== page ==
ANTONINUS PIUS Alexandria Egypt Tetradrachm Roman Coin Serapis Cerberus i56234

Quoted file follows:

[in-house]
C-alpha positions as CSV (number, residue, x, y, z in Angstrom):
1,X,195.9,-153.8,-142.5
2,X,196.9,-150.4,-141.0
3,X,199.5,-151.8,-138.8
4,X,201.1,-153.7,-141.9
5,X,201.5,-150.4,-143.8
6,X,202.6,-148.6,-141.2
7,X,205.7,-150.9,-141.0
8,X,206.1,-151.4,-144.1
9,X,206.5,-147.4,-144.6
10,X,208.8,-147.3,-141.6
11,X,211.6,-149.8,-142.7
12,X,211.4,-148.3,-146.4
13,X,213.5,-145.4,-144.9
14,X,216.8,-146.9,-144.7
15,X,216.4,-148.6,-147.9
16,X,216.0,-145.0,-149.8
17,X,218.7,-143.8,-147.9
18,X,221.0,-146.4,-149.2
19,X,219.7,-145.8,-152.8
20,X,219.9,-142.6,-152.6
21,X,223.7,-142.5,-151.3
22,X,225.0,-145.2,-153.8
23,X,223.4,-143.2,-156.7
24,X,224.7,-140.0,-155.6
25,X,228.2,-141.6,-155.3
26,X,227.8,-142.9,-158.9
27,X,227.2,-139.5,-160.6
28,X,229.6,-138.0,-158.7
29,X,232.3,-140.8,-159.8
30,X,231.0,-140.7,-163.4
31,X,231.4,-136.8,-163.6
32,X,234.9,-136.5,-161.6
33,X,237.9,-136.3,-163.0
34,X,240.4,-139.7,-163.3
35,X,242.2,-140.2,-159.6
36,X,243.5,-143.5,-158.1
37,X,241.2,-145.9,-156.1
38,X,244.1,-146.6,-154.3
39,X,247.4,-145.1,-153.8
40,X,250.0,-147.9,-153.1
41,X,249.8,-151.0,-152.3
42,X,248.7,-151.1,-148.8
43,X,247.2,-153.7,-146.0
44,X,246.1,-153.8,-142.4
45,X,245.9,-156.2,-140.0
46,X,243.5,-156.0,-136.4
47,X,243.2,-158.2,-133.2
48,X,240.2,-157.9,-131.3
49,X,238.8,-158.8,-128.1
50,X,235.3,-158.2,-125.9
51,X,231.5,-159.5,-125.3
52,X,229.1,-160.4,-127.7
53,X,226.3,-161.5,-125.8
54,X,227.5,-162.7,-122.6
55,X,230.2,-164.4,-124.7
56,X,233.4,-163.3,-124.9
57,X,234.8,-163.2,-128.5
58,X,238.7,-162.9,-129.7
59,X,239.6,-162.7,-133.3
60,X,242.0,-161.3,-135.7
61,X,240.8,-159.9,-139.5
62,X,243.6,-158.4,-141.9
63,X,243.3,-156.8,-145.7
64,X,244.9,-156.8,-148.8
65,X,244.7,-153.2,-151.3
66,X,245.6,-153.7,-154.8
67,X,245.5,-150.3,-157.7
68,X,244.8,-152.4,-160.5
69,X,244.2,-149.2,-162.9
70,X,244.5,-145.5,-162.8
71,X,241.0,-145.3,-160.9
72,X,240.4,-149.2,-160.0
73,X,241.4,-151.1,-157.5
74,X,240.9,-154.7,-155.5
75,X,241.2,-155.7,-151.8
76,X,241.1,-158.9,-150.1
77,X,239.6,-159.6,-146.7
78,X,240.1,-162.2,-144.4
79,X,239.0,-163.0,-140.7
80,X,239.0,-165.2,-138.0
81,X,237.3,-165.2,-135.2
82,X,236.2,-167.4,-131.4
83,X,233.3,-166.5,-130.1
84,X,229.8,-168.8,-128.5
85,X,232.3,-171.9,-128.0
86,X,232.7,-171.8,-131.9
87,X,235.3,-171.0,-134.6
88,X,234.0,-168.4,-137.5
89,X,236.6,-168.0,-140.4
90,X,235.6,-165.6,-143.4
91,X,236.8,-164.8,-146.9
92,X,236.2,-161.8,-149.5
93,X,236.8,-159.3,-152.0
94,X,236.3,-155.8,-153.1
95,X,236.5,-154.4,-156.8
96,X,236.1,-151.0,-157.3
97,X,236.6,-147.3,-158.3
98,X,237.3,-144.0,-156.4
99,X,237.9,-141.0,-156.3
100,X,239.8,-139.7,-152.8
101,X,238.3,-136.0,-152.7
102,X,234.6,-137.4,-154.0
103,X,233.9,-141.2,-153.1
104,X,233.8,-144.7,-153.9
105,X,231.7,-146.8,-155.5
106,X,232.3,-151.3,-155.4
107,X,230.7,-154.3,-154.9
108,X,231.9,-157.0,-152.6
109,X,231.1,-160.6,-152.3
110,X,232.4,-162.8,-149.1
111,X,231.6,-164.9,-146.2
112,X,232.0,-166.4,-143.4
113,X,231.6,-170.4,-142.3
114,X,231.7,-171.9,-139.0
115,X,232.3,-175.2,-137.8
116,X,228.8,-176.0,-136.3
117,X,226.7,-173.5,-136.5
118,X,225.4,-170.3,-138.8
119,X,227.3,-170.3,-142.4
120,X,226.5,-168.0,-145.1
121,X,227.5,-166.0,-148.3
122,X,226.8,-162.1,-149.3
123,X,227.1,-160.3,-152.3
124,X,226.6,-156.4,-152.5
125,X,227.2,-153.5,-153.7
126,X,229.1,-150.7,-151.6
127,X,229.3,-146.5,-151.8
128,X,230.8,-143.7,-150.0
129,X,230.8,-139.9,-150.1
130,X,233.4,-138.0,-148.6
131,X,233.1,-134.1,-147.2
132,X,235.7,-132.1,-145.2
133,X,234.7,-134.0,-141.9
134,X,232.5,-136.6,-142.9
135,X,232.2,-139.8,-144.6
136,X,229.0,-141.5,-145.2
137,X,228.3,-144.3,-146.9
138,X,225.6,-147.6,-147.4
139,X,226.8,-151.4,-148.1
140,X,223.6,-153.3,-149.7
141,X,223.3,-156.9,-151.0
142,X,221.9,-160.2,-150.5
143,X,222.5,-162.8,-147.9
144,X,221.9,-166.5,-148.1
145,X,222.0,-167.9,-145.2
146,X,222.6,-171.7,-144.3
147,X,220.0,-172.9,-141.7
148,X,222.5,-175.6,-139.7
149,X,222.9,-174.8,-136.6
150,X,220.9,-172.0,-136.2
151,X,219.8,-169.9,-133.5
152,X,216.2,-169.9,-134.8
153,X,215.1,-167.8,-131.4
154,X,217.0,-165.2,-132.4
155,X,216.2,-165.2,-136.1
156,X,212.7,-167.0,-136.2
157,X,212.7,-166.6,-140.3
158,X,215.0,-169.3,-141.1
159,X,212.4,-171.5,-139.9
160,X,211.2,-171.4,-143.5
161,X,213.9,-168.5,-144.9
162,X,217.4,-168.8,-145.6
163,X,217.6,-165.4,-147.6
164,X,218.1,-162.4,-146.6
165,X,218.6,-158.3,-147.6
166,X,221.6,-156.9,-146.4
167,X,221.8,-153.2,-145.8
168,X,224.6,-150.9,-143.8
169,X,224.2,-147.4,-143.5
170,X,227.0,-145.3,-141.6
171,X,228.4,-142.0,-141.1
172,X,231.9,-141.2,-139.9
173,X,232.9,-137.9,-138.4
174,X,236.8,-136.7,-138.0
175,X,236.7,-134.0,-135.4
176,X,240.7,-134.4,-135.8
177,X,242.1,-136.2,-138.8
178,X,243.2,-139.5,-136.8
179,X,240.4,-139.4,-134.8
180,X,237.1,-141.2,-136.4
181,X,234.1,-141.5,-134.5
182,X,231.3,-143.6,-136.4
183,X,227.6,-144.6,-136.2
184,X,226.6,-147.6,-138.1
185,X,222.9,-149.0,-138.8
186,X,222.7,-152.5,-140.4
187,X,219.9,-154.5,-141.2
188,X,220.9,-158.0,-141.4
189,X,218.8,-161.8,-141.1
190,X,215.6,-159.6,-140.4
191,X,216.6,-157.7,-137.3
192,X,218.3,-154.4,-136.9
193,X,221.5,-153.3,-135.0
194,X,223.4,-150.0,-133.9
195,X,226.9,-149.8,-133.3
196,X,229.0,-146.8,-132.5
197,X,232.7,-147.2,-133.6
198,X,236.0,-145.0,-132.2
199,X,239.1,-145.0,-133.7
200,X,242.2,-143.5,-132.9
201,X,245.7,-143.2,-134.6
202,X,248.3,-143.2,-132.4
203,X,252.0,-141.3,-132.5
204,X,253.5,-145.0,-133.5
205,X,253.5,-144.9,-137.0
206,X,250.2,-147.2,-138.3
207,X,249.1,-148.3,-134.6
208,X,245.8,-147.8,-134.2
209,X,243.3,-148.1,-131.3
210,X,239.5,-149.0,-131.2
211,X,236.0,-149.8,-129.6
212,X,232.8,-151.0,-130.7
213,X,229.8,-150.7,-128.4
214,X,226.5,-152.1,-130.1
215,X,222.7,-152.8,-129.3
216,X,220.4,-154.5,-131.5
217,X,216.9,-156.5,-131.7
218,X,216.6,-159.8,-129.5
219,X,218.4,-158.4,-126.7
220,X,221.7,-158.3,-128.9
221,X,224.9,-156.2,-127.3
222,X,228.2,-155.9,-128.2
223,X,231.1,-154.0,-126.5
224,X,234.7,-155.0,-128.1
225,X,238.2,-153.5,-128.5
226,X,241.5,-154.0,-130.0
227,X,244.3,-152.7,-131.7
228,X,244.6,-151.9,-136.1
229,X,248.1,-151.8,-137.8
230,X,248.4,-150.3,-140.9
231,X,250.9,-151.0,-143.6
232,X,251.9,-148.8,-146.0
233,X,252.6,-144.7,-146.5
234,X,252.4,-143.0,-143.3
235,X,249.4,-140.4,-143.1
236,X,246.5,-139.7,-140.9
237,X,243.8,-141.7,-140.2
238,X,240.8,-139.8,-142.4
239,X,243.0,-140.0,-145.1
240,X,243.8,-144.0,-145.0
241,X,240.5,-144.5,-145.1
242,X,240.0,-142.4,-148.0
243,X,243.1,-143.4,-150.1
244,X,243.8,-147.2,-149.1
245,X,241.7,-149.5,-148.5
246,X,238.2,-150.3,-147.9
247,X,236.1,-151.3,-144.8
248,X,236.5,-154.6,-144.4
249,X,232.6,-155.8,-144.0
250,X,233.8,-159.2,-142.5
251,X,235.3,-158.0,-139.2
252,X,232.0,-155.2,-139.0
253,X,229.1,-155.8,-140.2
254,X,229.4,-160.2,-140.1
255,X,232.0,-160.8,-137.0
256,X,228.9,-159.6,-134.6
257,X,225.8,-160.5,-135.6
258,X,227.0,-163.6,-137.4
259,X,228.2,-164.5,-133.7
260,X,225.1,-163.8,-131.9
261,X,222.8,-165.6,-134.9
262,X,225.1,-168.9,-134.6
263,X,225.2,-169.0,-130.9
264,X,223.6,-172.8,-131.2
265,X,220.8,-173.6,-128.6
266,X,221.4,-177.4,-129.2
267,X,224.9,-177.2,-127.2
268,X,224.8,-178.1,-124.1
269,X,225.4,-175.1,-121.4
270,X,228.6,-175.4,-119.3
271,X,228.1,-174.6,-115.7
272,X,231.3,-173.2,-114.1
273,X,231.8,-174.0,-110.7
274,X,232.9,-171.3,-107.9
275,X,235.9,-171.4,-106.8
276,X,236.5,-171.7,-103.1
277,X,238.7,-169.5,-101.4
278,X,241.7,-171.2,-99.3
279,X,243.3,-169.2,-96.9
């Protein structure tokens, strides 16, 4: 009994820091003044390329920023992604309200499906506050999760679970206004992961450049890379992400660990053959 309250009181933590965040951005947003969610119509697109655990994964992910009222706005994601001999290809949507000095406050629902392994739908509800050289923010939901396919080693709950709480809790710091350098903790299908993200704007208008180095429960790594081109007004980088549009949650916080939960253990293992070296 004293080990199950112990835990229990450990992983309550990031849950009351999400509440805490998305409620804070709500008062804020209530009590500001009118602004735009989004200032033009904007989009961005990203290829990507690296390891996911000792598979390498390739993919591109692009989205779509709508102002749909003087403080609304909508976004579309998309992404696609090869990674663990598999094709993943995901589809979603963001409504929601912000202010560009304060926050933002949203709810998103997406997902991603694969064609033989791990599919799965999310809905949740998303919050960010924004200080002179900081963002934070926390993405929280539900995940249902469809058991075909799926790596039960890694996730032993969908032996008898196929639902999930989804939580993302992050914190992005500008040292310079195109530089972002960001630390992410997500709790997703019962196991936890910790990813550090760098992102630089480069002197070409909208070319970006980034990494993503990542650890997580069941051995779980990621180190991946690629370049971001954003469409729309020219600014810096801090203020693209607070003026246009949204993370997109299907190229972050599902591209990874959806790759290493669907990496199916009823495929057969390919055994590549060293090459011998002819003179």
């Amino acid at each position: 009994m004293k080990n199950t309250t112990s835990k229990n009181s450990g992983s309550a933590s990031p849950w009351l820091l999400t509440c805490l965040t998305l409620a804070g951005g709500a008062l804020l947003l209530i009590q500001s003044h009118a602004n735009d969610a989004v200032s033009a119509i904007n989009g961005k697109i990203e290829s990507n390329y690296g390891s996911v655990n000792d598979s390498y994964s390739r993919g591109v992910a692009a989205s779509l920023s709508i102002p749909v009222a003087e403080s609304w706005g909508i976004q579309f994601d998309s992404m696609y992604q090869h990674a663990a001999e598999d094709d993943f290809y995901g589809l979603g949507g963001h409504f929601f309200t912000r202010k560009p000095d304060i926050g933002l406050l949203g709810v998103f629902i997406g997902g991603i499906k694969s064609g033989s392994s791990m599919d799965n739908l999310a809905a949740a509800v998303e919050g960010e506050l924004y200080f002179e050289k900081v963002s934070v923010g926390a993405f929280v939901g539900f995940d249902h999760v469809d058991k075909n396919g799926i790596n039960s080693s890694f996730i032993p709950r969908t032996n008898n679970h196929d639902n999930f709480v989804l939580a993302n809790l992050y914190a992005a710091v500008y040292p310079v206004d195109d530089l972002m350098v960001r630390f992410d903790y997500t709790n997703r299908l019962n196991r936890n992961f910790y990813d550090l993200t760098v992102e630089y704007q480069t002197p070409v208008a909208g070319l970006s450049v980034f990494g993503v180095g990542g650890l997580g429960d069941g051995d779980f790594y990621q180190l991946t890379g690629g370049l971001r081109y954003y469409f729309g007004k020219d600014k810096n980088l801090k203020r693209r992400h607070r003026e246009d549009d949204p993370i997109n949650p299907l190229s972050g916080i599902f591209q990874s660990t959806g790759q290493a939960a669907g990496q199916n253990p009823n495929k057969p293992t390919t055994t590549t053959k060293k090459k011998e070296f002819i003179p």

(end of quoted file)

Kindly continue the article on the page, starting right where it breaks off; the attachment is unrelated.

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Seller: highrating_lowprice (20,158) 100%, Location: Rego Park, New York, Ships to: Worldwide, Item: 231994673594 Item: i56234 Authentic Ancient Coin of: Antoninus Pius - Roman Emperor: 138-161 A.D. Billon Silver Tetradrachm 22mm (11.14 grams) of Alexandria in Egypt Dated RY 7 (143/144 A.D.) Reference: Dattari 2366; Köln 1440; ; Milne 1746; Emmett 1431 ANTWNINOC CЄB. ЄVCЄB., Laureate head right. Serapis seated left holding sceptre, Cerberus seated before, L - Z (date) across fields. You are bidding on the exact item pictured, provided with a Certificate of Authenticity and Lifetime Guarantee of Authenticity. Billon is an alloy of a precious metal (most commonly silver , but also mercury ) with a majority base metal content (such as copper ). It is used chiefly for making coins, medals , and token coins . The word comes from the French bille. The use of billon coins dates from ancient Greece through the Middle Ages . During the 6th and 5th centuries BC, some cities on Lesbos Island used coins made of 60% copper and 40% silver. In both ancient times and the Middle Ages, leaner mixtures were adopted, with less than 2% silver content. Billon coins are perhaps best known from the Roman Empire , where progressive debasements of the Roman denarius and the Roman provincial tetradrachm in the 2nd century AD led to declining silver and increasing bronze content in these denominations of coins. Eventually, by the third quarter of the 2nd century AD, these coins were almost entirely bronze, with only a thin coating or even a wash of silver. Serapis (Latin spelling, or Sarapis in Greek) was a syncretic Hellenistic -Egyptian god in Antiquity . His most renowned temple was the Serapeum of Alexandria . Under Ptolemy Soter , efforts were made to integrate Egyptian religion with that of their Hellenic rulers. Ptolemy's policy was to find a deity that should win the reverence alike of both groups, despite the curses of the Egyptian priests against the gods of the previous foreign rulers (i.e Set who was lauded by the Hyksos ). Alexander the Great had attempted to use Amun for this purpose, but he was more prominent in Upper Egypt, and not as popular with those in Lower Egypt , where the Greeks had stronger influence. The Greeks had little respect for animal-headed figures, and so a Greek-style anthromorphic statue was chosen as the idol , and proclaimed as the equivalent of the highly popular Apis . It was named Aser-hapi (i.e. Osiris-Apis), which became Serapis, and was said to be Osiris in full, rather than just his Ka (life force). // History The earliest mention of a Serapis is in the disputed death scene of Alexander (323 BC). Here, Serapis has a temple at Babylon , and is of such importance that he alone is named as being consulted on behalf of the dying king. His presence in Babylon would radically alter perceptions of the mythologies of this era, though fortunately it has been discovered that the unconnected Babylonian god Ea (Enki) was titled Serapsi, meaning king of the deep, and it is possibly this Serapsi which is referred to in the diaries. The significance of this Serapsi in the Hellenic psyche, due to its involvement in Alexander's death, may have also contributed to the choice of Osiris-Apis as the chief Ptolemaic god. According to Plutarch , Ptolemy stole the cult statue from Sinope , having been instructed in a dream by the unknown god , to bring the statue to Alexandria , where the statue was pronounced to be Serapis by two religious experts. One of the experts was of the Eumolpidae , the ancient family from whose members the hierophant of the Eleusinian Mysteries had been chosen since before history, and the other was the scholarly Egyptian priest Manetho , which gave weight to the judgement both for the Egyptians and the Greeks. Plutarch may not however be correct, as some Egyptologists allege that the Sinope in the tale is really the hill of Sinopeion, a name given to the site of the already existing Serapeum at Memphis . Also, according to Tacitus , Serapis (i.e. Apis explicitly identified as Osiris in full) had been the god of the village of Rhakotis , before it suddenly expanded into the great capital of Alexandria. The statue suitably depicted a figure resembling Hades or Pluto , both being kings of the Greek underworld , and was shown enthroned with the modius , a basket/grain-measure, on his head, since it was a Greek symbol for the land of the dead. He also held a sceptre in his hand indicating his rulership, with Cerberus , gatekeeper of the underworld, resting at his feet, and it also had what appeared to be a serpent at its base, fitting the Egyptian symbol of rulership, the uraeus . With his (i.e. Osiris') wife Isis, and their son (at this point in history) Horus (in the form of Harpocrates ), Serapis won an important place in the Greek world, reaching Ancient Rome , with Anubis being identified as Cerberus. In Rome, Serapis was worshiped in the Iseum Campense, the sanctuary of the goddess Isis located in the Campus Martius and built during the Second Triumvirate . The Roman cults of Isis and Serapis gained in popularity late in the first century thanks to the god's role in the miracles that the imperial usurper Vespasian experienced in the city of Alexandria , where he stayed prior to his return to Rome as emperor in 70 AD . From the Flavian Dynasty on, Serapis sometimes appeared on imperial coinage with the reigning emperor. The great cult survived until 385, when a Christian mob destroyed the Serapeum of Alexandria, and subsequently the cult was forbidden by the Theodosian decree . The early Alexandrian Christian community appears to have been rather syncretic in their worship of Serapis and Jesus and would prostrate themselves without distinction between the two. A letter inserted in the Augustan History , ascribed to the Emperor Hadrian , refers to the worship of Serapis by residents of Egypt who described themselves as Christians , and Christian worship by those claiming to worship Serapis, suggesting a great confusion of the cults and practices: The land of Egypt, the praises of which you have been recounting to me, my dear Servianus, I have found to be wholly light-minded, unstable, and blown about by every breath of rumour. There those who worship Serapis are, in fact, Christians, and those who call themselves bishops of Christ are, in fact, devotees of Serapis. There is no chief of the Jewish synagogue , no Samaritan , no Christian presbyter , who is not an astrologer , a soothsayer , or an anointer. Even the Patriarch himself, when he comes to Egypt, is forced by some to worship Serapis, by others to worship Christ. Alexandria was founded by Alexander the Great in April 331 BC as Ἀλεξάνδρεια (Alexándreia). Alexander's chief architect for the project was Dinocrates . Alexandria was intended to supersede Naucratis as a Hellenistic center in Egypt, and to be the link between Greece and the rich Nile Valley. An Egyptian city, Rhakotis , already existed on the shore, and later gave its name to Alexandria in the Egyptian language (Egyptian *Raˁ-Ḳāṭit, written rˁ-ḳṭy.t, 'That which is built up'). It continued to exist as the Egyptian quarter of the city. A few months after the foundation, Alexander left Egypt and never returned to his city. After Alexander's departure, his viceroy, Cleomenes , continued the expansion. Following a struggle with the other successors of Alexander, his general Ptolemy succeeded in bringing Alexander's body to Alexandria. Alexandria, sphinx made of pink granite , Ptolemaic . Although Cleomenes was mainly in charge of overseeing Alexandria's continuous development, the Heptastadion and the mainland quarters seem to have been primarily Ptolemaic work. Inheriting the trade of ruined Tyre and becoming the centre of the new commerce between Europe and the Arabian and Indian East, the city grew in less than a generation to be larger than Carthage . In a century, Alexandria had become the largest city in the world and, for some centuries more, was second only to Rome. It became Egypt's main Greek city, with Greek people from diverse backgrounds. Alexandria was not only a centre of Hellenism , but was also home to the largest Jewish community in the world. The Septuagint , a Greek translation of the Hebrew Bible , was produced there. The early Ptolemies kept it in order and fostered the development of its museum into the leading Hellenistic center of learning (Library of Alexandria), but were careful to maintain the distinction of its population's three largest ethnicities: Greek, Jewish, and Egyptian . From this division arose much of the later turbulence, which began to manifest itself under Ptolemy Philopater who reigned from 221–204 BC. The reign of Ptolemy VIII Physcon from 144–116 BC was marked by purges and civil warfare. The city passed formally under Roman jurisdiction in 80 BC, according to the will of Ptolemy Alexander , but only after it had been under Roman influence for more than a hundred years. It was captured by Julius Caesar in 47 BC during a Roman intervention in the domestic civil war between king Ptolemy XIII and his advisers, and the fabled queen Cleopatra VII . It was finally captured by Octavian , future emperor Augustus on 1 August 30 BC, with the name of the month later being changed to August to commemorate his victory. In AD 115, large parts of Alexandria were destroyed during the Kitos War , which gave Hadrian and his architect, Decriannus , an opportunity to rebuild it. In 215, the emperor Caracalla visited the city and, because of some insulting satires that the inhabitants had directed at him, abruptly commanded his troops to put to death all youths capable of bearing arms. On 21 July 365, Alexandria was devastated by a tsunami (365 Crete earthquake), an event still annually commemorated 17 hundred years later as a "day of horror." In the late 4th century, persecution of pagans by newly Christian Romans had reached new levels of intensity. In 391, the Patriarch Theophilus destroyed all pagan temples in Alexandria under orders from Emperor Theodosius I . The Brucheum and Jewish quarters were desolate in the 5th century. On the mainland, life seemed to have centred in the vicinity of the Serapeum and Caesareum , both of which became Christian churches . The Pharos and Heptastadium quarters, however, remained populous and were left intact. In 619, Alexandria fell to the Sassanid Persians . Although the Byzantine Emperor Heraclius recovered it in 629, in 641 the Arabs under the general Amr ibn al-As captured it during the Muslim conquest of Egypt , after a siege that lasted 14 months. Titus Aurelius Fulvus Boionius Arrius Antoninus (19 September 86 – 7 March 161), generally known in English as Antoninus Pius was Roman emperor from 138 to 161. He was the fourth of the Five Good Emperors and a member of the Aurelii . He did not possess the sobriquet "Pius" until after his accession to the throne. Almost certainly, he earned the name "Pius" because he compelled the Senate to deify his adoptive father Hadrian ; the Historia Augusta , however, suggests that he may have earned the name by saving senators sentenced to death by Hadrian in his later years. // He was the son and only child of Titus Aurelius Fulvus , consul in 89 whose family came from Nemausus (modern Nîmes ) and was born near Lanuvium and his mother was Arria Fadilla. Antoninus’ father and paternal grandfather died when he was young and he was raised by Gnaeus Arrius Antoninus , his maternal grandfather, a man of integrity and culture and a friend of Pliny the Younger . His mother married to Publius Julius Lupus (a man of consular rank), Suffect Consul in 98, and bore him a daughter called Julia Fadilla. As a private citizen between 110 and 115, he married Annia Galeria Faustina the Elder . They had a very happy marriage. She was the daughter of consul Marcus Annius Verus and Rupilia Faustina (a half-sister to Roman Empress Vibia Sabina ). Faustina was a beautiful woman, renowned for her wisdom. She spent her whole life caring for the poor and assisting the most disadvantaged Romans. Having filled with more than usual success the offices of quaestor and praetor , he obtained the consulship in 120; he was next appointed by the Emperor Hadrian as one of the four proconsuls to administer Italia , then greatly increased his reputation by his conduct as proconsul of Asia . He acquired much favor with the Emperor Hadrian, who adopted him as his son and successor on 25 February, 138, after the death of his first adopted son Lucius Aelius , on the condition that Antoninus would in turn adopt Marcus Annius Verus, the son of his wife's brother, and Lucius, son of Aelius Verus, who afterwards became the emperors Marcus Aurelius and Lucius Verus (colleague of Marcus Aurelius). Emperor On his accession, Antoninus' name became "Imperator Caesar Titus Aelius Hadrianus Antoninus Augustus Pontifex Maximus". One of his first acts as Emperor was to persuade the Senate to grant divine honours to Hadrian, which they had at first refused; his efforts to persuade the Senate to grant these honours is the most likely reason given for his title of Pius (dutiful in affection; compare pietas ). Two other reasons for this title are that he would support his aged father-in-law with his hand at Senate meetings, and that he had saved those men that Hadrian, during his period of ill-health, had condemned to death. He built temples, theaters, and mausoleums, promoted the arts and sciences, and bestowed honours and financial rewards upon the teachers of rhetoric and philosophy . In marked contrast to his predecessors Trajan and Hadrian , Antoninus was not a military man. One modern scholar has written "It is almost certain not only that at no time in his life did he ever see, let alone command, a Roman army, but that, throughout the twenty-three years of his reign, he never went within five hundred miles of a legion".[2] His reign was the most peaceful in the entire history of the Principate ; while there were several military disturbances throughout the Empire in his time, in Mauretania , Iudaea , and amongst the Brigantes in Britannia , none of them are considered serious. The unrest in Britannia is believed to have led to the construction of the Antonine Wall from the Firth of Forth to the Firth of Clyde , although it was soon abandoned. He was virtually unique among emperors in that he dealt with these crises without leaving Italy once during his reign, but instead dealt with provincial matters of war and peace through their governors or through imperial letters to the cities such as Ephesus (of which some were publicly displayed). This style of government was highly praised by his contemporaries and by later generations. Of the public transactions of this period we have scant information, but, to judge by what we possess, those twenty-two years were not remarkably eventful in comparison to those before and after his; the surviving evidence is not complete enough to determine whether we should interpret, with older scholars, that he wisely curtailed the activities of the Roman Empire to a careful minimum, or perhaps that he was uninterested in events away from Rome and Italy and his inaction contributed to the pressing troubles that faced not only Marcus Aurelius but also the emperors of the third century. German historian Ernst Kornemann has had it in his Römische Geschichte [2 vols., ed. by H. Bengtson, Stuttgart 1954] that the reign of Antoninus comprised "a succession of grossly wasted opportunities," given the upheavals that were to come. There is more to this argument, given that the Parthians in the East were themselves soon to make no small amount of mischief after Antoninus' passing. Kornemann's brief is that Antoninus might have waged preventive wars to head off these outsiders. Scholars place Antoninus Pius as the leading candidate for fulfilling the role as a friend of Rabbi Judah the Prince . According to the Talmud (Avodah Zarah 10a-b), Rabbi Judah was very wealthy and greatly revered in Rome. He had a close friendship with "Antoninus", possibly Antoninus Pius, who would consult Rabbi Judah on various worldly and spiritual matters. After the longest reign since Augustus (surpassing Tiberius by a couple of months), Antoninus died of fever at Lorium in Etruria , about twelve miles (19 km) from Rome, on 7 March 161, giving the keynote to his life in the last word that he uttered when the tribune of the night-watch came to ask the password—"aequanimitas" (equanimity). His body was placed in Hadrian's mausoleum , a column was dedicated to him on the Campus Martius , and the temple he had built in the Forum in 141 to his deified wife Faustina was rededicated to the deified Faustina and the deified Antoninus. Historiography The only account of his life handed down to us is that of the Augustan History , an unreliable and mostly fabricated work. Antoninus is unique among Roman emperors in that he has no other biographies. Historians have therefore turned to public records for what details we know. In later scholarship Antoninus in many ways was the ideal of the landed gentleman praised not only by ancient Romans, but also by later scholars of classical history, such as Edward Gibbon or the author of the article on Antoninus Pius in the ninth edition of the Encyclopedia Britannicaca: A few months afterwards, on Hadrian's death, he was enthusiastically welcomed to the throne by the Roman people, who, for once, were not disappointed in their anticipation of a happy reign. For Antoninus came to his new office with simple tastes, kindly disposition, extensive experience, a well-trained intelligence and the sincerest desire for the welfare of his subjects. Instead of plundering to support his prodigality, he emptied his private treasury to assist distressed provinces and cities, and everywhere exercised rigid economy (hence the nickname κυμινοπριστης "cummin-splitter"). Instead of exaggerating into treason whatever was susceptible of unfavorable interpretation, he spurned the very conspiracies that were formed against him into opportunities for demonstrating his clemency. Instead of stirring up persecution against the Christians, he extended to them the strong hand of his protection throughout the empire. Rather than give occasion to that oppression which he regarded as inseparable from an emperor's progress through his dominions, he was content to spend all the years of his reign in Rome, or its neighborhood. Frequently Asked d Questions How long until my order is shipped? Depending on the volume of sales, it may take up to 5 business days for shipment of your order after the receipt of payment. How will I know when the order was shipped? After your order has shipped, you will be left positive feedback, and that date should be used as a basis of estimating an arrival date. After you shipped the order, how long will the mail take? 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